Home  18.013A  Chapter 1  Section 1.2 


Is Q countable?
Solution:
Each rational number r in Q is a numerator in Z divided by a denominator in N. It is characterized then by the pair (a, b) such that r = a / b. If we look at all pairs (a, b) for a in Z and b in N, we will actually get every r over and over again, as a / b, (2a) / (2b), (3a) / (3b),...
Therefore if we can list all the pairs (a, b) for a in Z and b in N we can get a list of the elements of Q by throwing away duplicates on this list.
Imagine then that we have a vertical column for each b in N and that column consists of a list of the elements of Z (as in Exercise 1.1). We can list the resulting pairs by going up every diagonal as in the illustration below. This will give a list of every pair (a, b) for a in Z and b in N.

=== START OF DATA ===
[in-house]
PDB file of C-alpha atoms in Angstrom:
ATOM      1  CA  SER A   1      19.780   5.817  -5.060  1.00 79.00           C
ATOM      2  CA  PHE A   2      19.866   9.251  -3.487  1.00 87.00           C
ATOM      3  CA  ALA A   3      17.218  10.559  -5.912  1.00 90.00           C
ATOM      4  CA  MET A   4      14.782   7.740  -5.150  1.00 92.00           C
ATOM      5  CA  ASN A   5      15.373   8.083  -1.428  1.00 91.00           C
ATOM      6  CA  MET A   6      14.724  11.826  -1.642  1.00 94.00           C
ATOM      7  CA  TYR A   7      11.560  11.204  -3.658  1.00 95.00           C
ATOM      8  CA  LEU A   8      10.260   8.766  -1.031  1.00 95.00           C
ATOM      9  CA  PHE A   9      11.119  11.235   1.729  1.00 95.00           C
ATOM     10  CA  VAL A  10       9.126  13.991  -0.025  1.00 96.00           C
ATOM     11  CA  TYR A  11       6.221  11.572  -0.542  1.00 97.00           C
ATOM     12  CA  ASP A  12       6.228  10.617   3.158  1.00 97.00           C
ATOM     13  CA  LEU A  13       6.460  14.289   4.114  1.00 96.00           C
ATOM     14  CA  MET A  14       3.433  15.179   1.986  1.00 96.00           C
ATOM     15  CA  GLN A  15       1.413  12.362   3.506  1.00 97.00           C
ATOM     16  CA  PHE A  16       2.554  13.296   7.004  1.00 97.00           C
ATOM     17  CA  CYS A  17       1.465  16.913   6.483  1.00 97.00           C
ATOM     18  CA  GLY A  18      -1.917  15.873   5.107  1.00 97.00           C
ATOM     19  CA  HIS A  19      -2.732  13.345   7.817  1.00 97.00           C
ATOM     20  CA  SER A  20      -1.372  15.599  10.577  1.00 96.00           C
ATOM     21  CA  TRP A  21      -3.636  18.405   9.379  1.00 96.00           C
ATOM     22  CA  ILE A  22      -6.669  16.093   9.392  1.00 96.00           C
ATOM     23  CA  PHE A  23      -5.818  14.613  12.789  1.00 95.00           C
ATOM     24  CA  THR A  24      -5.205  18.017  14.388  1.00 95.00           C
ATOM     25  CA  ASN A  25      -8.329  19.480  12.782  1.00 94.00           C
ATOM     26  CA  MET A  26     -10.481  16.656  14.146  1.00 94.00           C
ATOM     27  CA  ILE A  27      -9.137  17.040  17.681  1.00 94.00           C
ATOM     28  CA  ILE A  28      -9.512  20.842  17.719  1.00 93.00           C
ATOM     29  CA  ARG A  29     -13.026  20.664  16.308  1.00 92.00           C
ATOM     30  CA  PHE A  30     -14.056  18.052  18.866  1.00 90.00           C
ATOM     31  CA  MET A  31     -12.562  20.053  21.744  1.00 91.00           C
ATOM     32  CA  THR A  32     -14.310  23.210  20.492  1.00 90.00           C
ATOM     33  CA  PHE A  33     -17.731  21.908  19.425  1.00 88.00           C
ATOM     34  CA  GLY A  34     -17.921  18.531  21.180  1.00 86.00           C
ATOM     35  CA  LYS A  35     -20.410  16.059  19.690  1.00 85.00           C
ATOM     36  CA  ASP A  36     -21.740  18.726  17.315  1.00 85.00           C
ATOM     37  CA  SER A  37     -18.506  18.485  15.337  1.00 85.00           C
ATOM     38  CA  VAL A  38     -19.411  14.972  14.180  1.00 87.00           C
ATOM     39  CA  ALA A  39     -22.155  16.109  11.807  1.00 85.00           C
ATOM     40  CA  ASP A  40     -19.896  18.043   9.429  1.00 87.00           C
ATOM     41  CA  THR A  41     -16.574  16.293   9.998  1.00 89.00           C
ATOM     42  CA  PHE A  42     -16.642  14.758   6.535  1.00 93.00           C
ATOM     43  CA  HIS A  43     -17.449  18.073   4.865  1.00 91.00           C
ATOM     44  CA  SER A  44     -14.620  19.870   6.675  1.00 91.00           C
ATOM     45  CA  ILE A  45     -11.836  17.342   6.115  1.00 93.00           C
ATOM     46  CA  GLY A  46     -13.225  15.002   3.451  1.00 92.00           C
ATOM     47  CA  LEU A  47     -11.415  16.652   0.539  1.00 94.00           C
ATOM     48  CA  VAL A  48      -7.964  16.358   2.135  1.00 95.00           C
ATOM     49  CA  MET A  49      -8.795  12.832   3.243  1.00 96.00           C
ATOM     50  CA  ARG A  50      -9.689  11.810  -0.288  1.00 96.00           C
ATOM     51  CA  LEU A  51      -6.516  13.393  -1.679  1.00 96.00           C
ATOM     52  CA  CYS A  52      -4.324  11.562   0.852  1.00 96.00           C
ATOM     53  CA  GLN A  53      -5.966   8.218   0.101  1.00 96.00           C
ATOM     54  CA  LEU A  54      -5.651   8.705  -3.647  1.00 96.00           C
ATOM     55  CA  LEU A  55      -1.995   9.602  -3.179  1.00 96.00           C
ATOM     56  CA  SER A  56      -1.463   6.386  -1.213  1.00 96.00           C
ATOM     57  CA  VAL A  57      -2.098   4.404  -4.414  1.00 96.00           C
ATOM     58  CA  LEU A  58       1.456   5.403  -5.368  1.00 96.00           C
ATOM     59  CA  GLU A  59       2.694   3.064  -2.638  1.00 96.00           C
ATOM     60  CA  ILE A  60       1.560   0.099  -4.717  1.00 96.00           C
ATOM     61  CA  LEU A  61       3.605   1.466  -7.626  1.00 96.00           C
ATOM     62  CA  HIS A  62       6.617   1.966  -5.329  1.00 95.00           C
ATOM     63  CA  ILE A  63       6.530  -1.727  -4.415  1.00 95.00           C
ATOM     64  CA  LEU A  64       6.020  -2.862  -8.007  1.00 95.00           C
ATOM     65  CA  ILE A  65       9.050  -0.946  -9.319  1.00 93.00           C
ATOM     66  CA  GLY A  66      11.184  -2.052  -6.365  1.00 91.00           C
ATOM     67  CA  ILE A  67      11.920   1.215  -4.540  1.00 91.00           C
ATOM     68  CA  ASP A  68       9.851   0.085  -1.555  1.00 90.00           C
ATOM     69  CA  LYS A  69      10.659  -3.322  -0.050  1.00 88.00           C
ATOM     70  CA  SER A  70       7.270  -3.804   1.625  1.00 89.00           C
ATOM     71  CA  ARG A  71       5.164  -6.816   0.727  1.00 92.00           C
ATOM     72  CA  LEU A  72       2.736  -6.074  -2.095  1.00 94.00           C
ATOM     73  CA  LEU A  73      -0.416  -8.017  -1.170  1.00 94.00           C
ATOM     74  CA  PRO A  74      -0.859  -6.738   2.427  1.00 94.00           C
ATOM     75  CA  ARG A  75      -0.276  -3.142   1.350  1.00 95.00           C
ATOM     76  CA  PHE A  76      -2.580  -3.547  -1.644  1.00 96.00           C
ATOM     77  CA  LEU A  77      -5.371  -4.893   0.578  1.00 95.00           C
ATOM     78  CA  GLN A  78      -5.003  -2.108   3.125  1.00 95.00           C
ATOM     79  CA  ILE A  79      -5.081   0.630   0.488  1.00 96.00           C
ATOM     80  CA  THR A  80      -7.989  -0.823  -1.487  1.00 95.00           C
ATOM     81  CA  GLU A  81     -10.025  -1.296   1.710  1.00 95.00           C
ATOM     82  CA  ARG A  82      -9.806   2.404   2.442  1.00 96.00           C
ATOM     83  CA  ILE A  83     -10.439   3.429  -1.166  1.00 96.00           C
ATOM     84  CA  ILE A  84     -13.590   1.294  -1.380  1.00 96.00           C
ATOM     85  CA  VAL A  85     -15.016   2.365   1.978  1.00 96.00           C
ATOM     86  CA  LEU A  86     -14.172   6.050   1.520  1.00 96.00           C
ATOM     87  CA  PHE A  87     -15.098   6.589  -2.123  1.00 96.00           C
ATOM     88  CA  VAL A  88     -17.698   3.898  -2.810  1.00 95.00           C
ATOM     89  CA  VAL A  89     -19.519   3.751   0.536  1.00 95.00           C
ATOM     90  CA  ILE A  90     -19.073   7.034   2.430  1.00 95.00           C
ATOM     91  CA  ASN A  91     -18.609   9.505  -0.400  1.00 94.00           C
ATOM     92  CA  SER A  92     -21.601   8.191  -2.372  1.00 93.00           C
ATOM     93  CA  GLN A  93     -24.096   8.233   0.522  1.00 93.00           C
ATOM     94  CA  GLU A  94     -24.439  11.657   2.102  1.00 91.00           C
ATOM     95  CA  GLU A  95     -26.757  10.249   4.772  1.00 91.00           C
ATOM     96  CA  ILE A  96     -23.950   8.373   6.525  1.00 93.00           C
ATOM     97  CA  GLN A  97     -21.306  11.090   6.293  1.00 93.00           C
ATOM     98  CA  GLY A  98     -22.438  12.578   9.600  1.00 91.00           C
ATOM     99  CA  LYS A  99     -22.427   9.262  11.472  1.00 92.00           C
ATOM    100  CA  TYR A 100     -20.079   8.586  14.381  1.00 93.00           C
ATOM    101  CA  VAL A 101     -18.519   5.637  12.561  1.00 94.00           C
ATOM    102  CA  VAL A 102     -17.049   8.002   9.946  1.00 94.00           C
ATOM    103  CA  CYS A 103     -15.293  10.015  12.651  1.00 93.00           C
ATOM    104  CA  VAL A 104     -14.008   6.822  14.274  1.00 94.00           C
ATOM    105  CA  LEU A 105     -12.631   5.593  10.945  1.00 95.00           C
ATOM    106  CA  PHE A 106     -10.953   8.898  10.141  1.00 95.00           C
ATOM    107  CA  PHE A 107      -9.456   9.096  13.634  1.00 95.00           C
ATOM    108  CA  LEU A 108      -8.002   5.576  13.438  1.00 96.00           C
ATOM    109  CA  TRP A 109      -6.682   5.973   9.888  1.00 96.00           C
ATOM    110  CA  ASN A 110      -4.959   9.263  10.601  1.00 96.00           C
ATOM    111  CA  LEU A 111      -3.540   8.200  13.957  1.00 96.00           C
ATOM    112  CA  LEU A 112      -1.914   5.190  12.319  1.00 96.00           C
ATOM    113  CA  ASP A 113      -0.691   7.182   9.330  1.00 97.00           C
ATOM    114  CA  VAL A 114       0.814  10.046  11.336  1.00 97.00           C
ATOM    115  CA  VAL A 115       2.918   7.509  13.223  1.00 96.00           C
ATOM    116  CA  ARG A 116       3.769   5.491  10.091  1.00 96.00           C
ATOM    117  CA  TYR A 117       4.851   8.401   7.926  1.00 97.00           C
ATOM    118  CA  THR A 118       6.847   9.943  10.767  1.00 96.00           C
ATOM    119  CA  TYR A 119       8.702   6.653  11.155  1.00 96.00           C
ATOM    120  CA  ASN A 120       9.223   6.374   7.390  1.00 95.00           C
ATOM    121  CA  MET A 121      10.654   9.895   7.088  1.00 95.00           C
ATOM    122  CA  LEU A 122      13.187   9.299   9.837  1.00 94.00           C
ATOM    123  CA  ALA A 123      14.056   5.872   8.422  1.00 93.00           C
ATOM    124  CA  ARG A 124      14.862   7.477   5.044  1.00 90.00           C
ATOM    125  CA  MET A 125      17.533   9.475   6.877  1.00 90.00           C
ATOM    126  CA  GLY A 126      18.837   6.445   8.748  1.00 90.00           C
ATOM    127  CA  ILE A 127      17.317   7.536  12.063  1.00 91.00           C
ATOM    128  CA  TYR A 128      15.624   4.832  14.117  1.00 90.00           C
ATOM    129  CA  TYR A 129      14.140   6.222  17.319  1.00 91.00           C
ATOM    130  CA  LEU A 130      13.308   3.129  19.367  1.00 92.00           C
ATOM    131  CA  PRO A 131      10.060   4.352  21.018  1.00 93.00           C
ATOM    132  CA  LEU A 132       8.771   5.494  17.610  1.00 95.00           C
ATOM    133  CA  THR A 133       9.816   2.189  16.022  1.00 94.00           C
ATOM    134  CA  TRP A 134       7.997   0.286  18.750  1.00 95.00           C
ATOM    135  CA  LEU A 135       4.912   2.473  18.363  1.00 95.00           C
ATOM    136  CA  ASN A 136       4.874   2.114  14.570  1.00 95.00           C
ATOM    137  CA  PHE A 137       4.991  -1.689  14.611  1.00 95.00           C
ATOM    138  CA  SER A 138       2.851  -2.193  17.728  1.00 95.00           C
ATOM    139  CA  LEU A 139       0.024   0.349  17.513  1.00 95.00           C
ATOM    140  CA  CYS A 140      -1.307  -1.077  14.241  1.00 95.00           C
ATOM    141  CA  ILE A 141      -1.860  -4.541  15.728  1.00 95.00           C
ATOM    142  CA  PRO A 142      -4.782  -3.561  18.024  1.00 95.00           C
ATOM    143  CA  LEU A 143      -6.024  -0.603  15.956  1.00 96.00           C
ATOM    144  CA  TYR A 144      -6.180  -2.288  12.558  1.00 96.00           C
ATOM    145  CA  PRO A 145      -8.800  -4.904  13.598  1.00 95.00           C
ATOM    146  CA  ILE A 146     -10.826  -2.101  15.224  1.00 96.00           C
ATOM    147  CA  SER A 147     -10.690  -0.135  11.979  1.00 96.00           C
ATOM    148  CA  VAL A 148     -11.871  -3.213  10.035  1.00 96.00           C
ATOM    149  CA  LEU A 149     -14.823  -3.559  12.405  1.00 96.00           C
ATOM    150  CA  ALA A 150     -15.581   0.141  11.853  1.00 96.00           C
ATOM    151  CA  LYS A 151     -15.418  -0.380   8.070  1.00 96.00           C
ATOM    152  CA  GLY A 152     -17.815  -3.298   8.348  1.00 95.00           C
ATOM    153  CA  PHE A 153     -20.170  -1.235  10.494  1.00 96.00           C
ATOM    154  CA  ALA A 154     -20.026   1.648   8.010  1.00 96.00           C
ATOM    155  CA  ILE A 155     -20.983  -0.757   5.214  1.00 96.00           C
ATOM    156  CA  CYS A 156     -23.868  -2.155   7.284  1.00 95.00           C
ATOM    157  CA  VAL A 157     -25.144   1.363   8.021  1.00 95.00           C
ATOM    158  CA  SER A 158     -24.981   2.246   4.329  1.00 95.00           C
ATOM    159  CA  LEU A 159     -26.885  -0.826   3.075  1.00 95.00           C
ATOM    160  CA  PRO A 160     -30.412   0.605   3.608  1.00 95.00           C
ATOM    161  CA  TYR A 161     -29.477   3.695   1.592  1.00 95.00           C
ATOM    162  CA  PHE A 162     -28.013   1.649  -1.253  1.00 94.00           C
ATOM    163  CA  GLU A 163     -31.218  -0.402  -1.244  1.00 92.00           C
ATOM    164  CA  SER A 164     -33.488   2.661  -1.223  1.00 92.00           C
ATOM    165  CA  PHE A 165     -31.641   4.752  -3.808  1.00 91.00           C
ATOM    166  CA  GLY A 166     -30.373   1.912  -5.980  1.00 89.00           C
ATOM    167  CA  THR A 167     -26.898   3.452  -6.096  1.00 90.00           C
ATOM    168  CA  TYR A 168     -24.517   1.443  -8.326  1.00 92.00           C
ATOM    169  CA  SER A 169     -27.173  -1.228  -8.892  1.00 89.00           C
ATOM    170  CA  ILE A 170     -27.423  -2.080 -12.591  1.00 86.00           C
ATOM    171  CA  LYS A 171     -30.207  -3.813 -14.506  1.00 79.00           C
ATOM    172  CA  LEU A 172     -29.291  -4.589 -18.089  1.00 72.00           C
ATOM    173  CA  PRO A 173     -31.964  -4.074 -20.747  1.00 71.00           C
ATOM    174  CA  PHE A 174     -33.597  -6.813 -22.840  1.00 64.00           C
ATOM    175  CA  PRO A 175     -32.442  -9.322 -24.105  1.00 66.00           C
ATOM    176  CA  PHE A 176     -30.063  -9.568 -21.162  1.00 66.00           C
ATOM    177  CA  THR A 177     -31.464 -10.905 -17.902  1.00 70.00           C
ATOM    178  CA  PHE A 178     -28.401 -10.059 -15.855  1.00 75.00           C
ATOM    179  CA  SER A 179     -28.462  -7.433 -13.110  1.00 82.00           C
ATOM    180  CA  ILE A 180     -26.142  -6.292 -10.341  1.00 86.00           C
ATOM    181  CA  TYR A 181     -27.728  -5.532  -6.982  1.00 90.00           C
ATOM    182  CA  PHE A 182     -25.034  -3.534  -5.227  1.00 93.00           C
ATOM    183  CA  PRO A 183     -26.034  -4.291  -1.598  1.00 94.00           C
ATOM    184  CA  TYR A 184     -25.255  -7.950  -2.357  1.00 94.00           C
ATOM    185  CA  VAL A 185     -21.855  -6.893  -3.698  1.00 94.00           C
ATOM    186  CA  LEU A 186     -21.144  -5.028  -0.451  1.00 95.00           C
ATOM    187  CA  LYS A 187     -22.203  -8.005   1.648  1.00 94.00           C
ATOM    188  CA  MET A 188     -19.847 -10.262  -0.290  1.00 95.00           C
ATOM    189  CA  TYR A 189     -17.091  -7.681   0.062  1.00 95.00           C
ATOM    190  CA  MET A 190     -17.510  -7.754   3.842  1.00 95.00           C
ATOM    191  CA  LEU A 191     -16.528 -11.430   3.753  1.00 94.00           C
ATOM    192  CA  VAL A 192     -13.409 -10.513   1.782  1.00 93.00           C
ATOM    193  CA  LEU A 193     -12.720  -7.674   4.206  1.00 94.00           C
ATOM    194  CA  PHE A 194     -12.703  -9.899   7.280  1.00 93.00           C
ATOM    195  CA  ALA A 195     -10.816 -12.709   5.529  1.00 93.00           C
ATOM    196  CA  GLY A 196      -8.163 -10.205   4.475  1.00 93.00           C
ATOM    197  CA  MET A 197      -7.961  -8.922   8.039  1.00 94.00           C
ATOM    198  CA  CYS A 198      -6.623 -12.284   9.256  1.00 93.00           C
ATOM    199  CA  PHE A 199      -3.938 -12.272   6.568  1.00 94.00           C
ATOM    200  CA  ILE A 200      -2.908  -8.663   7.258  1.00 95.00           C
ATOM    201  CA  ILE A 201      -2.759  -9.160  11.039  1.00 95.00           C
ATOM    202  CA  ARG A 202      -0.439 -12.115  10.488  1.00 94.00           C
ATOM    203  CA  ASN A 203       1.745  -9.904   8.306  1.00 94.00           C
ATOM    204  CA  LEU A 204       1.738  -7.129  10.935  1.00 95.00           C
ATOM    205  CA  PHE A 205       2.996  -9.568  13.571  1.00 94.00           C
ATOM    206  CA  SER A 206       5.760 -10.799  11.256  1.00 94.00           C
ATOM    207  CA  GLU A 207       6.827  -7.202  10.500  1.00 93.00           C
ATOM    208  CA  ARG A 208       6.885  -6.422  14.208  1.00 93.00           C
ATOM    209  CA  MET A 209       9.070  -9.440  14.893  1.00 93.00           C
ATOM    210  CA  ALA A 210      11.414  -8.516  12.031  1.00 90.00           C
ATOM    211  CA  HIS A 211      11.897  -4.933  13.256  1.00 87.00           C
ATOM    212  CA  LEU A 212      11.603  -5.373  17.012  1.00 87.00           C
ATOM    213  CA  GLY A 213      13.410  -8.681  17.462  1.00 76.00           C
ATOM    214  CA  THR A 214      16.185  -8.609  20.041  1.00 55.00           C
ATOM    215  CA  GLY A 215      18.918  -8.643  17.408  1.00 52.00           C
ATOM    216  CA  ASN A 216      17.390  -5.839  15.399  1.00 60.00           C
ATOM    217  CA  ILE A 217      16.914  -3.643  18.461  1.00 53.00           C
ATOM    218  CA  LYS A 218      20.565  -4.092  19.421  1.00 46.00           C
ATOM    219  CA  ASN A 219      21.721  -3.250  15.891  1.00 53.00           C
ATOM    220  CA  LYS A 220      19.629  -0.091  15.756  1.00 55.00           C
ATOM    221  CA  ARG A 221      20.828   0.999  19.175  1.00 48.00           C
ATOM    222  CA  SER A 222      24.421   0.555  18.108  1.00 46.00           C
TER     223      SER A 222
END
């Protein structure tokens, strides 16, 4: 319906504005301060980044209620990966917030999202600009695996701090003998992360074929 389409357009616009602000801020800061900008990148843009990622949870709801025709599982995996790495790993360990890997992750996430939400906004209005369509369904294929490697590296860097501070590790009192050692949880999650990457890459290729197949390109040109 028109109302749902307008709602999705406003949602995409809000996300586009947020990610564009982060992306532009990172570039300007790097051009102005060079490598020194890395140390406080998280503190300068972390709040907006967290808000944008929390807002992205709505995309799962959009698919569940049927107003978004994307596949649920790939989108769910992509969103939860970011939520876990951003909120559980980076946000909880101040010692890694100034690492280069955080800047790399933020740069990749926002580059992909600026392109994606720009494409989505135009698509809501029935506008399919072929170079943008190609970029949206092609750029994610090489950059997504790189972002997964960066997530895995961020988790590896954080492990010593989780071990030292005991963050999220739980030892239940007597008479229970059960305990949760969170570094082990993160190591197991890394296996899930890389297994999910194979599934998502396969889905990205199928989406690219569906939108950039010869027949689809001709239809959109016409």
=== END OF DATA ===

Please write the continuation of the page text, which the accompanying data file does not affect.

You run through the elements of N much faster than you do the elements of Q but again nobody cares about this fact.
To be explicit, we order the elements n of our array in increasing order of a+b and for fixed a+b in increasing order of i.
Thus the first few ratios in this order are
1/1, 1/2, 2/1, 1/3, 2/2, 3/1, 1/4, 2/3, 3/2, 4/1, ...
The first of these has a + b = 2 then there are two with a + b = 3, three with a + b = 4, and so on.
The ratio will then appear as the ratio in the position on the list.
You can enter any ratio below and see where it occurs on the list and vice versa.